Thursday, May 02, 2013

Dave McIntyre in the Washington Post: 10 Mid-Atlantic wineries worth exploring

       

Diane Ginsberg - Chatham Vineyard’s chardonnay goes well with oysters from the nearby Chesapeake Bay.
10 Mid-Atlantic wineries worth exploring
Apr 09, 2013 04:38 PM EDT
                     

For wine lovers interested in exploring beyond state borders to discover wineries producing high-quality wine and establishing a regional style, here are a few suggestions.
This is by no means an exhaustive list. Rather, I am highlighting wineries that are not mentioned in the main article and are relatively new, either having opened in the last few years or about to open.

      
Think of these when you travel in the Mid-Atlantic region and explore local wine shelves or restaurant wine lists.

Virginia, along mountains
Ankida Ridge Vineyards. Perched on a steep slope at 1,800 feet elevation in the Blue Ridge north of Lynchburg, this tiny producer has gained a cult following for its pinot noir from its inaugural release with the 2010 vintage, though the chardonnay should not be overlooked.
Ox-Eye Vineyards. Southwest of Staunton, also at about 1,800 feet elevation, this vineyard is producing notable Riesling, pinot noir and lemberger, from an Austrian grape also known as blaufrankisch.
Granite Heights Winery. Atop a ridge near Opal, between Culpeper and Warrenton, this newcomer is already producing some intense Bordeaux-style blends.
Delaplane Cellars. This Fauquier County winery sources grapes from prime Northern Virginia growers and makes single-vineyard blends in the fashion of Linden Vineyards.

Virginia, along Chesapeake
Chatham Vineyards . This Eastern Shore winery makes elegant red wines but is best known for its steel-fermented chardonnay, which is nice with oysters.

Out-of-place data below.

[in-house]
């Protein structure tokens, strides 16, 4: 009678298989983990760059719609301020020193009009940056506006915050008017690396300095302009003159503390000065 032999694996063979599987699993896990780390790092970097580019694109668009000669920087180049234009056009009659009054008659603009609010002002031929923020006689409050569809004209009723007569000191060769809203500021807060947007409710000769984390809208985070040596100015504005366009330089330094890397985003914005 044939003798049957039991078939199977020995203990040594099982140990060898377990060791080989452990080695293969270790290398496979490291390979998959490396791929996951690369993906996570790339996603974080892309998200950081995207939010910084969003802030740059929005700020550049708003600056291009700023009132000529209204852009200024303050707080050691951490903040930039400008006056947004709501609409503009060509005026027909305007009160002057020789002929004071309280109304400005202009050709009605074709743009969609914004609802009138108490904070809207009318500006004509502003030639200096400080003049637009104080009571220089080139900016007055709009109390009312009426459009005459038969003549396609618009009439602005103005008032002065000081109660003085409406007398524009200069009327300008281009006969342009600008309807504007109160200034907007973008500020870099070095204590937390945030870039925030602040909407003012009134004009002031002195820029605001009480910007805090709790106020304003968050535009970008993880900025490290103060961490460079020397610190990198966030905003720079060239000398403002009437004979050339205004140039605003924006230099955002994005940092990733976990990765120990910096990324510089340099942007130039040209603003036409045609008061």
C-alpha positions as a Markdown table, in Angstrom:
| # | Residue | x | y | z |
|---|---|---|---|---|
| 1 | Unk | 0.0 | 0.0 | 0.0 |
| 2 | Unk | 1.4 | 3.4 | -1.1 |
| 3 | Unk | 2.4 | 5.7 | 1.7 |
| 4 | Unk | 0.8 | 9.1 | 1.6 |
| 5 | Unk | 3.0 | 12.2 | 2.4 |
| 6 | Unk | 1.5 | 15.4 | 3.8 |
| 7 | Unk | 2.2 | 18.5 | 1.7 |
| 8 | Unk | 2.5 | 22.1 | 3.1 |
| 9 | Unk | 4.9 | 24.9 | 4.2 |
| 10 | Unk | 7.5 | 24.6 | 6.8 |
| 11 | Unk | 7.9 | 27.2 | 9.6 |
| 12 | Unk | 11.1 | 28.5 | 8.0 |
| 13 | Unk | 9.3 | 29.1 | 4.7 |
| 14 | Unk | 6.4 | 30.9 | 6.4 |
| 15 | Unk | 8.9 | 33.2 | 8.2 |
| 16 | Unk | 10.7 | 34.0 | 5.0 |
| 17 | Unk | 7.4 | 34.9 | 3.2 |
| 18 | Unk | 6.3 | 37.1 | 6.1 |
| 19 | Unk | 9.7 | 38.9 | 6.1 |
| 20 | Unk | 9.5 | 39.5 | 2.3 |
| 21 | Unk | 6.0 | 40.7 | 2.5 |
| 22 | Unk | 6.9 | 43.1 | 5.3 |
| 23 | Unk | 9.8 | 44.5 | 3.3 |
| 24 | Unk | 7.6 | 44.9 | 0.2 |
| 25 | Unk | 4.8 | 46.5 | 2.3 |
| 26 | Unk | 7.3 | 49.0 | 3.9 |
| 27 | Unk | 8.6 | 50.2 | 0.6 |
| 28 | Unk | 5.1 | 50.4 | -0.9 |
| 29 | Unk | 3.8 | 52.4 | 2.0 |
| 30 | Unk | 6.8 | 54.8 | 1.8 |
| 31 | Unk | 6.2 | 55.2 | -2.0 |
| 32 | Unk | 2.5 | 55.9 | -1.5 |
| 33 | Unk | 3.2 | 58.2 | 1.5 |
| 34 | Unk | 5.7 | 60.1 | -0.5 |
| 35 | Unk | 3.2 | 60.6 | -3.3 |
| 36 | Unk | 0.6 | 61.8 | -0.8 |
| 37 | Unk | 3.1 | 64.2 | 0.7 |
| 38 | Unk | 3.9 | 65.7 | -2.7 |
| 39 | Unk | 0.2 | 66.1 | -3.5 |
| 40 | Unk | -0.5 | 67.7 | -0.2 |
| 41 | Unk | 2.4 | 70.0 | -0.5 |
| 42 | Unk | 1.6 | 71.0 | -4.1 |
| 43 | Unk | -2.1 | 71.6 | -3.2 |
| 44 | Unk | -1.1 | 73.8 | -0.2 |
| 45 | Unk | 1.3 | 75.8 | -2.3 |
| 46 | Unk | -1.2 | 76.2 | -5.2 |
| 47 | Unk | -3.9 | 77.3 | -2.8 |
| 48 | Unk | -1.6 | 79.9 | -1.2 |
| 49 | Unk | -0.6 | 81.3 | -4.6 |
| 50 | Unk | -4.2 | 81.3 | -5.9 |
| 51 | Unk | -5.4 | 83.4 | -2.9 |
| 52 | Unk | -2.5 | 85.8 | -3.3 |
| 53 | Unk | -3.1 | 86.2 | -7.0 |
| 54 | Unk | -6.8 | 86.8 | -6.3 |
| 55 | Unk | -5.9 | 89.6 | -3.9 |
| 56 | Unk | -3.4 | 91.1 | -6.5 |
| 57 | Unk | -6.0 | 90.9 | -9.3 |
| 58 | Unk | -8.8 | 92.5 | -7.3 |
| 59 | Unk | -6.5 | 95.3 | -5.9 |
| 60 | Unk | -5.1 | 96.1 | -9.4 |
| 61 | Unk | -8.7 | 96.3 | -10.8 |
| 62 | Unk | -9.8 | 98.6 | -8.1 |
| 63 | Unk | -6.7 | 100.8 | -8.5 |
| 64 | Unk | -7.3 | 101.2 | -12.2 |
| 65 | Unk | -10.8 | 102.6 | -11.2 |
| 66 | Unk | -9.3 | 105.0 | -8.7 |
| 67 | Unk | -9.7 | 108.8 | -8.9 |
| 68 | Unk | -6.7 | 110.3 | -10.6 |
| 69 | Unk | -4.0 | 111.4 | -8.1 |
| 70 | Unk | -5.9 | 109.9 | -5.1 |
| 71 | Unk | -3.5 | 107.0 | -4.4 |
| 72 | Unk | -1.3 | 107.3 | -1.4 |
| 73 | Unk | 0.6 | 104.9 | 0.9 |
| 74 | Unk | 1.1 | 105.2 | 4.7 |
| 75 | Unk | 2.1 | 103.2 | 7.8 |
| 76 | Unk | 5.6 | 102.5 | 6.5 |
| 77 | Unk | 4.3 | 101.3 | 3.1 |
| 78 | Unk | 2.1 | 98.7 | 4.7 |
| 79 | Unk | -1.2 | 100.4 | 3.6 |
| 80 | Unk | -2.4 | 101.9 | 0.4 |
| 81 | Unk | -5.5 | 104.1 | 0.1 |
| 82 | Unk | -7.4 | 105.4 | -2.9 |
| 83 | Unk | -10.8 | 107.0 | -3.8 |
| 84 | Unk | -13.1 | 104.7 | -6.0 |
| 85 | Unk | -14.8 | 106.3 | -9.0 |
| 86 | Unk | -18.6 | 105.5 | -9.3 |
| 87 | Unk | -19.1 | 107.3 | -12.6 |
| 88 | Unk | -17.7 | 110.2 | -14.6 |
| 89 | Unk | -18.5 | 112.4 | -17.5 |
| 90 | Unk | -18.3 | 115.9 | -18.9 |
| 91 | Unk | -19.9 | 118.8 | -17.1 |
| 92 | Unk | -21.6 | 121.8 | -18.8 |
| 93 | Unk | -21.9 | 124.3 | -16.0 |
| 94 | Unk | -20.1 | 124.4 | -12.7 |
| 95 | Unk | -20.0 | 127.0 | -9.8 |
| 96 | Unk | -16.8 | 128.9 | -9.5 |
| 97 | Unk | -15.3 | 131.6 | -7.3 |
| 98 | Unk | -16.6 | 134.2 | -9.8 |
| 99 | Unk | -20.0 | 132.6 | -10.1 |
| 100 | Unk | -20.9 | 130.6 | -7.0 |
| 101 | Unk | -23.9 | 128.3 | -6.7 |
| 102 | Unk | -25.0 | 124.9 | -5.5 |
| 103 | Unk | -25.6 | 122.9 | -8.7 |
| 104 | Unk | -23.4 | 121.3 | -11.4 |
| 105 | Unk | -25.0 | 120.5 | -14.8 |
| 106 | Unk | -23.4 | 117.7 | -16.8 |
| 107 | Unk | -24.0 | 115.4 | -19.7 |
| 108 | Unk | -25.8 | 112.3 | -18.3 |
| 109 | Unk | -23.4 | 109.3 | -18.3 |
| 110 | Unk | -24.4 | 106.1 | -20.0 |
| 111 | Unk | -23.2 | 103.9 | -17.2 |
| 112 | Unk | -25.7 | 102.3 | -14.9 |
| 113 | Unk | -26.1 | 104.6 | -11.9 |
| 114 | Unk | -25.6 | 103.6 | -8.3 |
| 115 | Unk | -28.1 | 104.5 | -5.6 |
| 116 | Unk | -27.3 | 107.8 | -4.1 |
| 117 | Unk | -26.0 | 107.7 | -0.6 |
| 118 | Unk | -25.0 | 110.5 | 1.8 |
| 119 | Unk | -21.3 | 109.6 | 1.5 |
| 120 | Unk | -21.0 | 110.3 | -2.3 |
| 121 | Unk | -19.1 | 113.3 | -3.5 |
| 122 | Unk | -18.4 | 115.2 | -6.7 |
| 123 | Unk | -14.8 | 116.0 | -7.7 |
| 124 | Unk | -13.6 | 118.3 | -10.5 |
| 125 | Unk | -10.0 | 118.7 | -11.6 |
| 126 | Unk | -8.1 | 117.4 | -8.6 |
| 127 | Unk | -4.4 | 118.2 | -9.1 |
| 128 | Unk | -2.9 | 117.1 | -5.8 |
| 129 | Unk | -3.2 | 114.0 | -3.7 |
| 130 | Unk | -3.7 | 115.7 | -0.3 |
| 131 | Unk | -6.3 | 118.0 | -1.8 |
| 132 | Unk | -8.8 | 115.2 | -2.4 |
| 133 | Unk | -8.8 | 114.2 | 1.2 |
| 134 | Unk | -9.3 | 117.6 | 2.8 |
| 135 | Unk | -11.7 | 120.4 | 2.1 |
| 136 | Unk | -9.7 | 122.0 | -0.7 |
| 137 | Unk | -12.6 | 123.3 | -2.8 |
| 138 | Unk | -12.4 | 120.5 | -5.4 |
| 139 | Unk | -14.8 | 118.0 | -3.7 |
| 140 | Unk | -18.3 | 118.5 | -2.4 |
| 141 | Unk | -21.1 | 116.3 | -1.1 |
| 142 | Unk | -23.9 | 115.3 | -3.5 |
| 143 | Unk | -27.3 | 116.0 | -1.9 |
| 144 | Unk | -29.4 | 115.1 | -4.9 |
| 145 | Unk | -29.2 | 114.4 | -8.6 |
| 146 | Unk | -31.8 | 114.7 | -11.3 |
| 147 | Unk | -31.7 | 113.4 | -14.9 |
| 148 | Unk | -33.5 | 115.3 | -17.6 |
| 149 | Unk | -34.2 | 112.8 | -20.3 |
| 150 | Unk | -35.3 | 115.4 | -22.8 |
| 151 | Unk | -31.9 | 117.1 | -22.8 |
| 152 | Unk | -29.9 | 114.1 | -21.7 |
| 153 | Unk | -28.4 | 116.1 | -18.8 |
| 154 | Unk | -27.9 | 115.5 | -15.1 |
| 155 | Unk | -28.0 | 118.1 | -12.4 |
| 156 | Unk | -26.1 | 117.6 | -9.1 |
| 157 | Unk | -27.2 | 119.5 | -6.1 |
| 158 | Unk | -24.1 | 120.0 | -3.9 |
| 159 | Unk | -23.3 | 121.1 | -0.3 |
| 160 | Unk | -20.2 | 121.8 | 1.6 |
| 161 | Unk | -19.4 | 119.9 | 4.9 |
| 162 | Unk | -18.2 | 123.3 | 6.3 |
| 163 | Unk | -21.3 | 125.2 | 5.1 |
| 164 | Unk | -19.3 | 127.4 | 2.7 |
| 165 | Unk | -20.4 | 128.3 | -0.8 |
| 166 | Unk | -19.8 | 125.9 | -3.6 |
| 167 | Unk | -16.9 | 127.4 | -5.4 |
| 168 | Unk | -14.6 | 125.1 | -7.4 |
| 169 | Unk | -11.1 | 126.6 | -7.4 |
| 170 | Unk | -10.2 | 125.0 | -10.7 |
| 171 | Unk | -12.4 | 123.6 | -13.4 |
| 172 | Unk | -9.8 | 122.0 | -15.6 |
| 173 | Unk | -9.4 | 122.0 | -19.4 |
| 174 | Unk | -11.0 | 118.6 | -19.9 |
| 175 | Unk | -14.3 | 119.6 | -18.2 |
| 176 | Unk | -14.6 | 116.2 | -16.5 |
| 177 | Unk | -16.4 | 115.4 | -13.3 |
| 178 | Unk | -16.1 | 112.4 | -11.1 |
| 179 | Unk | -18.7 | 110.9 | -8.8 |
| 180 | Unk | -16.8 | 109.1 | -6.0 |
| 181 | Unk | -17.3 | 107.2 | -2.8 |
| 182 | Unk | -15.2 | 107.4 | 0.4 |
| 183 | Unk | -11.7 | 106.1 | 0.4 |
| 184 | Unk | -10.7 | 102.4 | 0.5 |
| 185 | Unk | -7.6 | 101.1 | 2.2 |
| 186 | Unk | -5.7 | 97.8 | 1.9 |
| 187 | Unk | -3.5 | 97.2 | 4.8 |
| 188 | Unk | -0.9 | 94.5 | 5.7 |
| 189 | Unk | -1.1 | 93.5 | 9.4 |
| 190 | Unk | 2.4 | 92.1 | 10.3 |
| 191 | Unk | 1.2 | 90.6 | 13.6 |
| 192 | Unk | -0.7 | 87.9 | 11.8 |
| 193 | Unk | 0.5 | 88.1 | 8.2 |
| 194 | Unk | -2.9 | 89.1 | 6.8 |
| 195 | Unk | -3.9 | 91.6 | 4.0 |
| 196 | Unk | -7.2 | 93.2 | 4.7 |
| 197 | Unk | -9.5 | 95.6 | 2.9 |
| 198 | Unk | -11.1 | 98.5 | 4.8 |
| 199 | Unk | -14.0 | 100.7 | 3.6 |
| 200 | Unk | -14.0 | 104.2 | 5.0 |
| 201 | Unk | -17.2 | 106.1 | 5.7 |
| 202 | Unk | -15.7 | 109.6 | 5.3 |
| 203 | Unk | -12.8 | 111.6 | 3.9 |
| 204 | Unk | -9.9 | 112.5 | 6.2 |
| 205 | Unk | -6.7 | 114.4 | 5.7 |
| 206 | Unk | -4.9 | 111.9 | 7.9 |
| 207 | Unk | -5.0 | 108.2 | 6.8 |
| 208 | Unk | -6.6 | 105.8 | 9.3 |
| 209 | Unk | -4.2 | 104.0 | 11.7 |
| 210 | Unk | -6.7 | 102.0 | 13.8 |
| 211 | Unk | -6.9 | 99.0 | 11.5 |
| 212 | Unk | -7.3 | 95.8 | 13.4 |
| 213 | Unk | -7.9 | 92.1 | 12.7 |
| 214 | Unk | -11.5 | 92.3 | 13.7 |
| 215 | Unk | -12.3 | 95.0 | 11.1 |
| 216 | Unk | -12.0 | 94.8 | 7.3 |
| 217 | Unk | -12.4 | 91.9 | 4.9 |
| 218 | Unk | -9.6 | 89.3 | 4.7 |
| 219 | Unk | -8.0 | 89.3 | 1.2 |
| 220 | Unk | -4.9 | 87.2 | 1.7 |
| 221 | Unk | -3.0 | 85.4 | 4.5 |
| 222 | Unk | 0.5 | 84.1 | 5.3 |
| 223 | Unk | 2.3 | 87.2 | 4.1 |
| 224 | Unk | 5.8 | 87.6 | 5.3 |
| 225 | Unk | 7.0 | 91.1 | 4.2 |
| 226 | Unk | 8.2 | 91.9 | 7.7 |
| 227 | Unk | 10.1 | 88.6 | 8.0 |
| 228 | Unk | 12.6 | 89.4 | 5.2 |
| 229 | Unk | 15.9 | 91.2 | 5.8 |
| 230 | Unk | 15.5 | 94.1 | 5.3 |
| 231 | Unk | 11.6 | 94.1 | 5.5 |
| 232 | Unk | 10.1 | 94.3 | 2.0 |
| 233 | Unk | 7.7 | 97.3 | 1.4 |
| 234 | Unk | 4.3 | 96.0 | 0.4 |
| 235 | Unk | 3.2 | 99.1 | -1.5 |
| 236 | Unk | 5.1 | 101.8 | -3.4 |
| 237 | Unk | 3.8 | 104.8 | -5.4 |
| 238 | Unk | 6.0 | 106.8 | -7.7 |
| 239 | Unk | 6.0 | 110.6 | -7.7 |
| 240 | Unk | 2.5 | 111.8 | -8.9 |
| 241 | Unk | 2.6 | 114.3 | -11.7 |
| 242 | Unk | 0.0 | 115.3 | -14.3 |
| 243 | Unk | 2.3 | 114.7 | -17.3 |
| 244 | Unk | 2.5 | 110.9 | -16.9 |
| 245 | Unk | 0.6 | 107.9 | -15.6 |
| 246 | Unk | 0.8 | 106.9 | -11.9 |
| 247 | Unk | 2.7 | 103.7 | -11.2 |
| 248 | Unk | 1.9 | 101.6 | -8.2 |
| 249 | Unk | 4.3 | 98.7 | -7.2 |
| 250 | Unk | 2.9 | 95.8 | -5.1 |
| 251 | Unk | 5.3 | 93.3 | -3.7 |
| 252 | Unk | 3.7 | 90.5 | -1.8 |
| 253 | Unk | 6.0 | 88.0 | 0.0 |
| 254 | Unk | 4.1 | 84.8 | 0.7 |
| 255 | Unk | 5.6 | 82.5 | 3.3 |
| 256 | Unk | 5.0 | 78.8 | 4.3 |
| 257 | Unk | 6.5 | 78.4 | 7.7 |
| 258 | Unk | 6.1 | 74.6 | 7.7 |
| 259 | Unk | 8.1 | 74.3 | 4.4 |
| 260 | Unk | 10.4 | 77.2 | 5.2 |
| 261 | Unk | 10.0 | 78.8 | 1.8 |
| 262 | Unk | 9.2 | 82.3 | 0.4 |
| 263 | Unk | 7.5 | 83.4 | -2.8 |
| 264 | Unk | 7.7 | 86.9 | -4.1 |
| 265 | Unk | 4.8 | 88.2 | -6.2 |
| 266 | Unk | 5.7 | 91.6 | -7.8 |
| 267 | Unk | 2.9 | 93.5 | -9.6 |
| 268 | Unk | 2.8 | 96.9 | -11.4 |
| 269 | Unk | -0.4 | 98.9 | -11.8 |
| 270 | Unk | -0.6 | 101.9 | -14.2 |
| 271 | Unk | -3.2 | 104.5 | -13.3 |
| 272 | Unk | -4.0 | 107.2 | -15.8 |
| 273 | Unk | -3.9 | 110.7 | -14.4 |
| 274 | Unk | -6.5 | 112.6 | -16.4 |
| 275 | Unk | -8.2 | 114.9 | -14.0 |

Maryland, along mountains
Big Cork Vineyards. Dave Collins made wine at Breaux Vineyards in Virginia’s Loudoun County for 14 years before crossing the Potomac to start a new project in Rohrersville, not far from Sharpsburg. The 22 acres planted in 2011 should bear their first crop this year, but Collins is producing stellar 2012 reds from purchased fruit, judging from barrel samples I tasted recently. First release is anticipated in early 2014.
Old Westminster Winery. The 2011 barrel samples I tasted from this soon-to-open winery in Westminster reflect skillful winemaking in an extremely difficult vintage and bode well for future years. A winery to watch.

Maryland, along Chesapeake
Port of Leonardtown Winery. This co-op of grape growers produces a variety of wines, mostly sweet ones, but also some nice, bracing, dry whites.

Pennsylvania
Blair Vineyards. Nestled among the mountains of Kutztown, at the northern reaches of what could be called the Mid-Atlantic wine region, Blair produces a silky pinot noir.

Delaware
Nassau Valley Vineyards. In Lewes, about as close to the ocean as one could grow vines without encroaching on valuable beach resort property, Nassau Valley produces nice chardonnay and Bordeaux-style reds from its own grapes, as well as a range of sweet-to-dry wines from purchased fruit.

Read more at:
http://www.washingtonpost.com/lifestyle/food/10-mid-atlantic-wineries-worth-exploring/2013/04/08/bd57f7ac-9d97-11e2-a941-a19bce7af755_story.html